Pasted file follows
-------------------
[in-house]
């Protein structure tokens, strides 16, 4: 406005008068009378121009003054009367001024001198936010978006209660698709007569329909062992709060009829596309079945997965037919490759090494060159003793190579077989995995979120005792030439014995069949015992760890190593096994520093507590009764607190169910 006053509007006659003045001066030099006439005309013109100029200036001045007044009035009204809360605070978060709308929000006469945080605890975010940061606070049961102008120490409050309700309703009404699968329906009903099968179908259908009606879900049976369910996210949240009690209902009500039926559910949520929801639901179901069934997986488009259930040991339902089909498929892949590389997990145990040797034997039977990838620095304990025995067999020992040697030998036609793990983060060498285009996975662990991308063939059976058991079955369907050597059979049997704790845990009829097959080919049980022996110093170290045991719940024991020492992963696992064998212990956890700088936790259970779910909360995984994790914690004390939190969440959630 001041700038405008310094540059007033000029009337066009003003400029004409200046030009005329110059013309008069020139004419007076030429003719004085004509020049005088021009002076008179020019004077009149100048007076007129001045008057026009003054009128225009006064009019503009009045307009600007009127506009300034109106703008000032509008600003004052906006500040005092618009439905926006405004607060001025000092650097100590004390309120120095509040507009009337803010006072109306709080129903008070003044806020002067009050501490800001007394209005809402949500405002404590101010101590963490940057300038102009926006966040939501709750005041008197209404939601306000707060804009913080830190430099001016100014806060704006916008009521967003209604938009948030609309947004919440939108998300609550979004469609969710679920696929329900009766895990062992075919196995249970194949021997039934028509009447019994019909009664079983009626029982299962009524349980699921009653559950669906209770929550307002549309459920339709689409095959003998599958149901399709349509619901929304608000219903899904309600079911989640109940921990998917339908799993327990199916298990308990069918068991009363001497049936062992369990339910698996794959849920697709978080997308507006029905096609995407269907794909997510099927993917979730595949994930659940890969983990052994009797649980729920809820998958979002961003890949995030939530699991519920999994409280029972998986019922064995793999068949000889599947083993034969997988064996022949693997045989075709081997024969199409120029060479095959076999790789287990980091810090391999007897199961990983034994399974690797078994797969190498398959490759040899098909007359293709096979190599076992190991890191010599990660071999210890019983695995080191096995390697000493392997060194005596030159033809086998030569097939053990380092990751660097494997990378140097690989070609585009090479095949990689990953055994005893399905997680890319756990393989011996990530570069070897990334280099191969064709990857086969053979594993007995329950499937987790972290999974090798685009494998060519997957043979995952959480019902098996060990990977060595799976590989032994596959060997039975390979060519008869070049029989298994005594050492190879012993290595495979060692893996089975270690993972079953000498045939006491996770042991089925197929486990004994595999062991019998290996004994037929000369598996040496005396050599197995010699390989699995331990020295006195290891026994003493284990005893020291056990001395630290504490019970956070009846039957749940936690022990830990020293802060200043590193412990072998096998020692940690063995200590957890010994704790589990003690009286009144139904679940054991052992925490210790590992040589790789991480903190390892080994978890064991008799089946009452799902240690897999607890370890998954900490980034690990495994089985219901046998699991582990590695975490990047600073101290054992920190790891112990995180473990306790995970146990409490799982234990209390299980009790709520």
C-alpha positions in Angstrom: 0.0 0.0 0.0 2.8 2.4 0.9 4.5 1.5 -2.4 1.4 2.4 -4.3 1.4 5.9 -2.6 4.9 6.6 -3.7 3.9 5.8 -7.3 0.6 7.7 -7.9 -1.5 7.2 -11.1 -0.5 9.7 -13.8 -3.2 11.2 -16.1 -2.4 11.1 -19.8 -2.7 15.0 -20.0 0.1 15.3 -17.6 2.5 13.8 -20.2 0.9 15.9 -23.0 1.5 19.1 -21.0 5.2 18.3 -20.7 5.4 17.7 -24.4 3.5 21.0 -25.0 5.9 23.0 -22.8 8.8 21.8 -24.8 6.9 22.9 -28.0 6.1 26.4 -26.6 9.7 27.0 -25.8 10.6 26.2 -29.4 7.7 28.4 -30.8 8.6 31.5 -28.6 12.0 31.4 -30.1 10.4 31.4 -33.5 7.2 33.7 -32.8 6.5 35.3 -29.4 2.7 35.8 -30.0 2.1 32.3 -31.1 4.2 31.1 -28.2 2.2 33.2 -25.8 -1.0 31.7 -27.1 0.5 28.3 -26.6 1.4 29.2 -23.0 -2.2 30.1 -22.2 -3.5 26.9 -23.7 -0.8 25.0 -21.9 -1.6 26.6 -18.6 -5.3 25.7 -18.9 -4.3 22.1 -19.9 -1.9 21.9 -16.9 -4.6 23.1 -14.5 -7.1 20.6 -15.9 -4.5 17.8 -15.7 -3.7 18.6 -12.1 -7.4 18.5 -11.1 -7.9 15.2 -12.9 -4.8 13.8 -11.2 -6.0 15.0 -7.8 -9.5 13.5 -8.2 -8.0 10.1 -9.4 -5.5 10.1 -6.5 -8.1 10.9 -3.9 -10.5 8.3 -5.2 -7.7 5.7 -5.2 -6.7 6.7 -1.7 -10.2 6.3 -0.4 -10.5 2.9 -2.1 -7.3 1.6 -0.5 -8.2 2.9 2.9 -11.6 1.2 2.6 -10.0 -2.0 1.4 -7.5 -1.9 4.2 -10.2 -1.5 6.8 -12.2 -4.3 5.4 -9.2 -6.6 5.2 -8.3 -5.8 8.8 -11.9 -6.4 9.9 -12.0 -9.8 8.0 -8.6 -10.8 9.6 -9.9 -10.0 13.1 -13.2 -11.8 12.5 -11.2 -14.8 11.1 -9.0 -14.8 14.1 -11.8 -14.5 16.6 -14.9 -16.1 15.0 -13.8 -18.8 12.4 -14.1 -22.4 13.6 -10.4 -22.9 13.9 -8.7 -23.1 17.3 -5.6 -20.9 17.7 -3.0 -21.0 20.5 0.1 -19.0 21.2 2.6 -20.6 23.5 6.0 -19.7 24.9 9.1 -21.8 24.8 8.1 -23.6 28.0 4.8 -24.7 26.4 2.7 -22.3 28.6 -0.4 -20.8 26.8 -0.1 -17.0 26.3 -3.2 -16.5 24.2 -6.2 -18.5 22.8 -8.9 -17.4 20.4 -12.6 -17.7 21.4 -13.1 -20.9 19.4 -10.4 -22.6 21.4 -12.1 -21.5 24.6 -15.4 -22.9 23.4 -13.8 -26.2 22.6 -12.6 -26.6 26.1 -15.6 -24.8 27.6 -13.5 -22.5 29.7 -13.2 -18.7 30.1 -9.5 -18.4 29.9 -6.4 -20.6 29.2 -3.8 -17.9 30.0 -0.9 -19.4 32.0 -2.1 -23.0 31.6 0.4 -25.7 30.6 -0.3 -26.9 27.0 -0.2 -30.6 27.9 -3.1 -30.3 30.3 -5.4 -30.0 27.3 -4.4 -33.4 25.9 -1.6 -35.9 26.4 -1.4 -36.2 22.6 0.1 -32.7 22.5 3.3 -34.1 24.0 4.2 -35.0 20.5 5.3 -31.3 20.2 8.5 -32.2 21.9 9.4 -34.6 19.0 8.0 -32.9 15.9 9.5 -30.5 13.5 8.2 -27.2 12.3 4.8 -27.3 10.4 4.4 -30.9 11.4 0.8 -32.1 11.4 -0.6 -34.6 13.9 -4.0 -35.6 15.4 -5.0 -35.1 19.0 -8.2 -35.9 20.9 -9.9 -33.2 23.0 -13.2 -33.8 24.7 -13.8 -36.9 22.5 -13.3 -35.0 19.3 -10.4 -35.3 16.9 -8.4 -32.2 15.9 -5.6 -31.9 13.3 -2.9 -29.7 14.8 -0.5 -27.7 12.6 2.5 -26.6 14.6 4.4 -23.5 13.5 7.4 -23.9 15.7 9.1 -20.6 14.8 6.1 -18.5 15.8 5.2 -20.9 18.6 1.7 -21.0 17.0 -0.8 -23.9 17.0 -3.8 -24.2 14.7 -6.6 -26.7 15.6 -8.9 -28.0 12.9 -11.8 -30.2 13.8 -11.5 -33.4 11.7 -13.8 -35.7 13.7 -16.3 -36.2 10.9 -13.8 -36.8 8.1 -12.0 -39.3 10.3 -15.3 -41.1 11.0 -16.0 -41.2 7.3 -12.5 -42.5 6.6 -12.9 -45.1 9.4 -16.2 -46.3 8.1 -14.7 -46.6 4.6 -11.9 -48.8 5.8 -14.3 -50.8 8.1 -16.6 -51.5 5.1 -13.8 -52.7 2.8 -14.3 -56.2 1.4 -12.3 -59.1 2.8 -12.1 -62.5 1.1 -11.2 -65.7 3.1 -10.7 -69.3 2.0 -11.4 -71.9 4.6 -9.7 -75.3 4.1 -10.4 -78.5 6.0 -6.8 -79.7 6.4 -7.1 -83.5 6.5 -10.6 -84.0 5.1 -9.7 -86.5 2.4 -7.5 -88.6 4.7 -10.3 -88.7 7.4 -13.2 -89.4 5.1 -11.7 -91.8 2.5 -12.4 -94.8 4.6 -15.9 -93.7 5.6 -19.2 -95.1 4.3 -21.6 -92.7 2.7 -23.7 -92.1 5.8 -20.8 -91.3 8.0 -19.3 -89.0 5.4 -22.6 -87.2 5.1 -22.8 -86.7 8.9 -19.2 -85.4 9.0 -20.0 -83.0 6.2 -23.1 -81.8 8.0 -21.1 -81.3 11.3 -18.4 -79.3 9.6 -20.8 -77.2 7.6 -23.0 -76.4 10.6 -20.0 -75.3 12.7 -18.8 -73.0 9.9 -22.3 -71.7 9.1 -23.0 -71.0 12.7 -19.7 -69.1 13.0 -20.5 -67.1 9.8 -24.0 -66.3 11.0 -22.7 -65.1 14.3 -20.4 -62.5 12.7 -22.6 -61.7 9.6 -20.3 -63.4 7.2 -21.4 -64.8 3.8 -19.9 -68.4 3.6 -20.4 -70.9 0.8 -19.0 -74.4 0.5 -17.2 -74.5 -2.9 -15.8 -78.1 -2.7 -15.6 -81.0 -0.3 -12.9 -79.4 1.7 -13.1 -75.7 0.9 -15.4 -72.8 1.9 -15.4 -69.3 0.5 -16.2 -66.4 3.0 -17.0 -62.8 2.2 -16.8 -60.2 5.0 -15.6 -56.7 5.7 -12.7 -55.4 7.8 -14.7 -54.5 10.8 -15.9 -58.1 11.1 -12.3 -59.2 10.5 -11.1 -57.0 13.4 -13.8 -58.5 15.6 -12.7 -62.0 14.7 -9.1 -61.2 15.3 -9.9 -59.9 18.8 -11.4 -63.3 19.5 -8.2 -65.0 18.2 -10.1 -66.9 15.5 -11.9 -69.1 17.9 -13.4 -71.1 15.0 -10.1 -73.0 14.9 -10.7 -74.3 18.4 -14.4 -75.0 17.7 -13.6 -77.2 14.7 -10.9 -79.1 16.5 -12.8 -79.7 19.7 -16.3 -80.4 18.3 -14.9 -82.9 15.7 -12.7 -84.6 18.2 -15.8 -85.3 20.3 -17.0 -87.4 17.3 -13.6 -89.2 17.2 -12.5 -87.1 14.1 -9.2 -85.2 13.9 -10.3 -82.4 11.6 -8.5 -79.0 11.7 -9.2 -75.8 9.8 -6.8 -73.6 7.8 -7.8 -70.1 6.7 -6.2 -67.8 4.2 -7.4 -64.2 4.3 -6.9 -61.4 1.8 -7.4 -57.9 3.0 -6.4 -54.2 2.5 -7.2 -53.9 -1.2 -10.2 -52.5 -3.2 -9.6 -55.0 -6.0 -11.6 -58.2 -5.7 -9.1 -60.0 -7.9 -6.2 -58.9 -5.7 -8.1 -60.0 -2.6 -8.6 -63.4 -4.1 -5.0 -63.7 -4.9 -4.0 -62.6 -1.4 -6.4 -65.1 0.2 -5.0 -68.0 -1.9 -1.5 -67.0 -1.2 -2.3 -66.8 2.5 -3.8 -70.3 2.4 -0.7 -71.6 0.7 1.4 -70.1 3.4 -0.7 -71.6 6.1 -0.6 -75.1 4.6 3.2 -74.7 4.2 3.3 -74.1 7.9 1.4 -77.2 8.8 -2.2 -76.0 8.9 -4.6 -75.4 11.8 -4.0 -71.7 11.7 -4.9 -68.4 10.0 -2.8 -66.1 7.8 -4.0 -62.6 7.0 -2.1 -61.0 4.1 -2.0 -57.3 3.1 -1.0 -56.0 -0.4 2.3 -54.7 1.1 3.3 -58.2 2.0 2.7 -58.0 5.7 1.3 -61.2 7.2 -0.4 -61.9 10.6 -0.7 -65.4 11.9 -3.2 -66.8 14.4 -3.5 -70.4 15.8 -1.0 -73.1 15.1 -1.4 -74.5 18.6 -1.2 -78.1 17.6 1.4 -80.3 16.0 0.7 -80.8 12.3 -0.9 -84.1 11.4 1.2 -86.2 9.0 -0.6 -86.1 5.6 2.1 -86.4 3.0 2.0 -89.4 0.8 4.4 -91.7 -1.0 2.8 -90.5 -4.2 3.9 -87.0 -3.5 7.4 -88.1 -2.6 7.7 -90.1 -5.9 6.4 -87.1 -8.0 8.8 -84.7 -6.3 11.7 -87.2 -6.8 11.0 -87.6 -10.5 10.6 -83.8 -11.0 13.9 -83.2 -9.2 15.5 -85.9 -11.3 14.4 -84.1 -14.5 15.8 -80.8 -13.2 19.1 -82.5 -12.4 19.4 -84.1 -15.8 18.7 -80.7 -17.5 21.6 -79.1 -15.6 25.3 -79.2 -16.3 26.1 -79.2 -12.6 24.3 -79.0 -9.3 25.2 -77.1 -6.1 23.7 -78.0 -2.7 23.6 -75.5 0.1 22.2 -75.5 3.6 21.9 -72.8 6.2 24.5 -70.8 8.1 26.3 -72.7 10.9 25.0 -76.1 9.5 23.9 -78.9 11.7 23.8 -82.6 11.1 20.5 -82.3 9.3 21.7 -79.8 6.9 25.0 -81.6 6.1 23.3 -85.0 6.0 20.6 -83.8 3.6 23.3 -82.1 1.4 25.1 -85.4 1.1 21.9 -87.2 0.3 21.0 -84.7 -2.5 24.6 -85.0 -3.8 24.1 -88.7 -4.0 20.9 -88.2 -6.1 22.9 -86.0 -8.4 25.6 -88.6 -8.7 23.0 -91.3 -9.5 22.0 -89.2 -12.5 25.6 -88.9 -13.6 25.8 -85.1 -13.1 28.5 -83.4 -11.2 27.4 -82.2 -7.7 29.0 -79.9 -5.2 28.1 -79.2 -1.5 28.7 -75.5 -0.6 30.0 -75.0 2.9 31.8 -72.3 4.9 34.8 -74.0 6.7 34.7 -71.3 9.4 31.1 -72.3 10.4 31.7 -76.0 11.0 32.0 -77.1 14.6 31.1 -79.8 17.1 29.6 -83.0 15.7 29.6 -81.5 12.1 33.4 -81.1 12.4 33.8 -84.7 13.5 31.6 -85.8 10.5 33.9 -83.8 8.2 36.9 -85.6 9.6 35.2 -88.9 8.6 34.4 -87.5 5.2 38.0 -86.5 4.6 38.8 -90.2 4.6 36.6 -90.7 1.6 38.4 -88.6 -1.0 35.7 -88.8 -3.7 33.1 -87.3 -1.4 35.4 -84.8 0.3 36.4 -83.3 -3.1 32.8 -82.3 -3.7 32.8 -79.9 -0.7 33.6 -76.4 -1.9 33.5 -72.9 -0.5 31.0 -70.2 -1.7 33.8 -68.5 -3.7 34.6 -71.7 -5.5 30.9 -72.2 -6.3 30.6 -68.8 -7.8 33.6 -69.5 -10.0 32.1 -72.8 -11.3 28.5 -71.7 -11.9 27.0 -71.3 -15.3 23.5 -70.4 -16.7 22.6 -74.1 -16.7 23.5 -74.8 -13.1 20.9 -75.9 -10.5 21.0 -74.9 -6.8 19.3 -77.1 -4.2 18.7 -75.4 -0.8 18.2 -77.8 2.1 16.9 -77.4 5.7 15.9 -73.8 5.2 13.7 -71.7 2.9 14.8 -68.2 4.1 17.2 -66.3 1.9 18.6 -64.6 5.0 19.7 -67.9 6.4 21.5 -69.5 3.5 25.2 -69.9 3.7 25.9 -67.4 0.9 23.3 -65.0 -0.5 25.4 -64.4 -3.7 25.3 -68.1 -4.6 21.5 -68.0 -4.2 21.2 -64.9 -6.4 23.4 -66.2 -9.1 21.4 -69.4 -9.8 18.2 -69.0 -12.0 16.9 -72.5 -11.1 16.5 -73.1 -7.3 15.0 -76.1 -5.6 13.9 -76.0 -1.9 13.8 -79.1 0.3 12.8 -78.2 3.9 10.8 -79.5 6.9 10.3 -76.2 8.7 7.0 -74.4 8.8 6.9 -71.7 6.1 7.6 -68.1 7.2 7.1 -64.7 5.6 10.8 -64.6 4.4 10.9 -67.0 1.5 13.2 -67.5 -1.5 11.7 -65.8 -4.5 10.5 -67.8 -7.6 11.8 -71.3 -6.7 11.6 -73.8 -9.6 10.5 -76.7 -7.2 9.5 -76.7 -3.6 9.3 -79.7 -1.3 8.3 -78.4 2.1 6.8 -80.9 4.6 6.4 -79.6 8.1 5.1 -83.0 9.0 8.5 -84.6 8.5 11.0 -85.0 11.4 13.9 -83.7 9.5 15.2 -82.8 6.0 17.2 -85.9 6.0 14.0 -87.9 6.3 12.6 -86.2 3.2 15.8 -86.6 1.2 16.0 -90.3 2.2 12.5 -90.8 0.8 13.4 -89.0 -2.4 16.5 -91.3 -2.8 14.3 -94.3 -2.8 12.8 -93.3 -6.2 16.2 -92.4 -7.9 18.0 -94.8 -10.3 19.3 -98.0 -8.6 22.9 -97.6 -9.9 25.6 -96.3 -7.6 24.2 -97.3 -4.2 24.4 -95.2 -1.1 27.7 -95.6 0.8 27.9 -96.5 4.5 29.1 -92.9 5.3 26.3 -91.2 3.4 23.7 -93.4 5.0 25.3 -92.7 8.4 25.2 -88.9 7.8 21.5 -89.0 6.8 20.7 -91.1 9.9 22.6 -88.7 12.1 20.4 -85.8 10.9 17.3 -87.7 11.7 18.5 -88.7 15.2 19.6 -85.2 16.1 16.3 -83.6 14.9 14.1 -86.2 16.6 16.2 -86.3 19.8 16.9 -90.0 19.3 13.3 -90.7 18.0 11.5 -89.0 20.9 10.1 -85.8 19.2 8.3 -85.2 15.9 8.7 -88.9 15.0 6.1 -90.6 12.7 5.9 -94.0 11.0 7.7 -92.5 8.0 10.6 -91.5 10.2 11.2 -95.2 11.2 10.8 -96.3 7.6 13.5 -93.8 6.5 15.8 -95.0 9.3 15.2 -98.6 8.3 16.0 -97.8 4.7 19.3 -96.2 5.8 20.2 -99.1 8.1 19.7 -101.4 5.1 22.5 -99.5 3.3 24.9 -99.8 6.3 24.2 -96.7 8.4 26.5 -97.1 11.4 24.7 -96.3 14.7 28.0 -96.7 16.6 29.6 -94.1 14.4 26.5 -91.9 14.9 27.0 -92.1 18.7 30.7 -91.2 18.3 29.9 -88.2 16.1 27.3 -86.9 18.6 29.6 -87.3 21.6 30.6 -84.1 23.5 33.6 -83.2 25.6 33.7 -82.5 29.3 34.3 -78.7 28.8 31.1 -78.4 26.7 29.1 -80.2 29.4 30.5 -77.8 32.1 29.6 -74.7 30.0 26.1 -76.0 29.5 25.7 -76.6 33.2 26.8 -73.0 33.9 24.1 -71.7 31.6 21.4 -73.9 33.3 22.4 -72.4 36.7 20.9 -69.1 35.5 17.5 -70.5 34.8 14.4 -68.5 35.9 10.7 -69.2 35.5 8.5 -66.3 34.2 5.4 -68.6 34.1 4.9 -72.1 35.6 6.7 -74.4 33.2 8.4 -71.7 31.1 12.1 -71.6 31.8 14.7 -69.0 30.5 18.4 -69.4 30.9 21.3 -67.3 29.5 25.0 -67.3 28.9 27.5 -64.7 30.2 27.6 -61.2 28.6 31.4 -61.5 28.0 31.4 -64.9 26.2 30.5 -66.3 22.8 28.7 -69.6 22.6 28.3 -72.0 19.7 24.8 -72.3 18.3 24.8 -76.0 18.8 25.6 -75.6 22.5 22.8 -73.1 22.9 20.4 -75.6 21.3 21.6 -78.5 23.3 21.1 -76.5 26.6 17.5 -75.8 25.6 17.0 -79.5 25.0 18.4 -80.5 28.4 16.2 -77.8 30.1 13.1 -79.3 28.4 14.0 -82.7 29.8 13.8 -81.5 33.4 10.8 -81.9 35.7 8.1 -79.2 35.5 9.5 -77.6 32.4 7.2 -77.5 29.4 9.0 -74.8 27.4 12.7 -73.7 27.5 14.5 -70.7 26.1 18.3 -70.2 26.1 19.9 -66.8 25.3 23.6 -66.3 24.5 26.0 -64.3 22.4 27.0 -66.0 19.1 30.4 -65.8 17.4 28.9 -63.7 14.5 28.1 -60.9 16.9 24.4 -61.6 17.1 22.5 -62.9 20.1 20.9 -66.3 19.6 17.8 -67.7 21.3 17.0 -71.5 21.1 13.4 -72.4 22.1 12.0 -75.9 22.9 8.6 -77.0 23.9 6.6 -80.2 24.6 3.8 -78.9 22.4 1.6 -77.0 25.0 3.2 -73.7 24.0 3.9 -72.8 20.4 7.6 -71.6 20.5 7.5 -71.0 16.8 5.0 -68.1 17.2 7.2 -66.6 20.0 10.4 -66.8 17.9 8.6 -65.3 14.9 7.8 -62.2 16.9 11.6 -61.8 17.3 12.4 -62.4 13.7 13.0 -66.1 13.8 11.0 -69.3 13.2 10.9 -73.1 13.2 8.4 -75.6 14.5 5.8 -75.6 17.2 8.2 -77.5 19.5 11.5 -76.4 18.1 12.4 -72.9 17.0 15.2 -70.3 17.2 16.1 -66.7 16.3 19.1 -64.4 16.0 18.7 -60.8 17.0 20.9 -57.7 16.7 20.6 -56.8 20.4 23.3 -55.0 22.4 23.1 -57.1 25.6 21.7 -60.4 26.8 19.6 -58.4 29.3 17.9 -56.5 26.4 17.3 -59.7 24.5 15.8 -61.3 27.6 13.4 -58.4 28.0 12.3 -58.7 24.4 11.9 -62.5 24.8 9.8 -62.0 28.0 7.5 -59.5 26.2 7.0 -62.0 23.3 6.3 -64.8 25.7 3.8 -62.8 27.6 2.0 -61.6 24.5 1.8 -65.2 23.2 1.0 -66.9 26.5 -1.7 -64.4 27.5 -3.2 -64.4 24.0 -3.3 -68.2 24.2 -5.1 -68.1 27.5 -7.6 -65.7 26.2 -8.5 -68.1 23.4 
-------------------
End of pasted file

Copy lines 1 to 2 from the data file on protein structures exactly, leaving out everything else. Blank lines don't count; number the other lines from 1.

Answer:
[in-house]
């Protein structure tokens, strides 16, 4: 406005008068009378121009003054009367001024001198936010978006209660698709007569329909062992709060009829596309079945997965037919490759090494060159003793190579077989995995979120005792030439014995069949015992760890190593096994520093507590009764607190169910 006053509007006659003045001066030099006439005309013109100029200036001045007044009035009204809360605070978060709308929000006469945080605890975010940061606070049961102008120490409050309700309703009404699968329906009903099968179908259908009606879900049976369910996210949240009690209902009500039926559910949520929801639901179901069934997986488009259930040991339902089909498929892949590389997990145990040797034997039977990838620095304990025995067999020992040697030998036609793990983060060498285009996975662990991308063939059976058991079955369907050597059979049997704790845990009829097959080919049980022996110093170290045991719940024991020492992963696992064998212990956890700088936790259970779910909360995984994790914690004390939190969440959630 001041700038405008310094540059007033000029009337066009003003400029004409200046030009005329110059013309008069020139004419007076030429003719004085004509020049005088021009002076008179020019004077009149100048007076007129001045008057026009003054009128225009006064009019503009009045307009600007009127506009300034109106703008000032509008600003004052906006500040005092618009439905926006405004607060001025000092650097100590004390309120120095509040507009009337803010006072109306709080129903008070003044806020002067009050501490800001007394209005809402949500405002404590101010101590963490940057300038102009926006966040939501709750005041008197209404939601306000707060804009913080830190430099001016100014806060704006916008009521967003209604938009948030609309947004919440939108998300609550979004469609969710679920696929329900009766895990062992075919196995249970194949021997039934028509009447019994019909009664079983009626029982299962009524349980699921009653559950669906209770929550307002549309459920339709689409095959003998599958149901399709349509619901929304608000219903899904309600079911989640109940921990998917339908799993327990199916298990308990069918068991009363001497049936062992369990339910698996794959849920697709978080997308507006029905096609995407269907794909997510099927993917979730595949994930659940890969983990052994009797649980729920809820998958979002961003890949995030939530699991519920999994409280029972998986019922064995793999068949000889599947083993034969997988064996022949693997045989075709081997024969199409120029060479095959076999790789287990980091810090391999007897199961990983034994399974690797078994797969190498398959490759040899098909007359293709096979190599076992190991890191010599990660071999210890019983695995080191096995390697000493392997060194005596030159033809086998030569097939053990380092990751660097494997990378140097690989070609585009090479095949990689990953055994005893399905997680890319756990393989011996990530570069070897990334280099191969064709990857086969053979594993007995329950499937987790972290999974090798685009494998060519997957043979995952959480019902098996060990990977060595799976590989032994596959060997039975390979060519008869070049029989298994005594050492190879012993290595495979060692893996089975270690993972079953000498045939006491996770042991089925197929486990004994595999062991019998290996004994037929000369598996040496005396050599197995010699390989699995331990020295006195290891026994003493284990005893020291056990001395630290504490019970956070009846039957749940936690022990830990020293802060200043590193412990072998096998020692940690063995200590957890010994704790589990003690009286009144139904679940054991052992925490210790590992040589790789991480903190390892080994978890064991008799089946009452799902240690897999607890370890998954900490980034690990495994089985219901046998699991582990590695975490990047600073101290054992920190790891112990995180473990306790995970146990409490799982234990209390299980009790709520």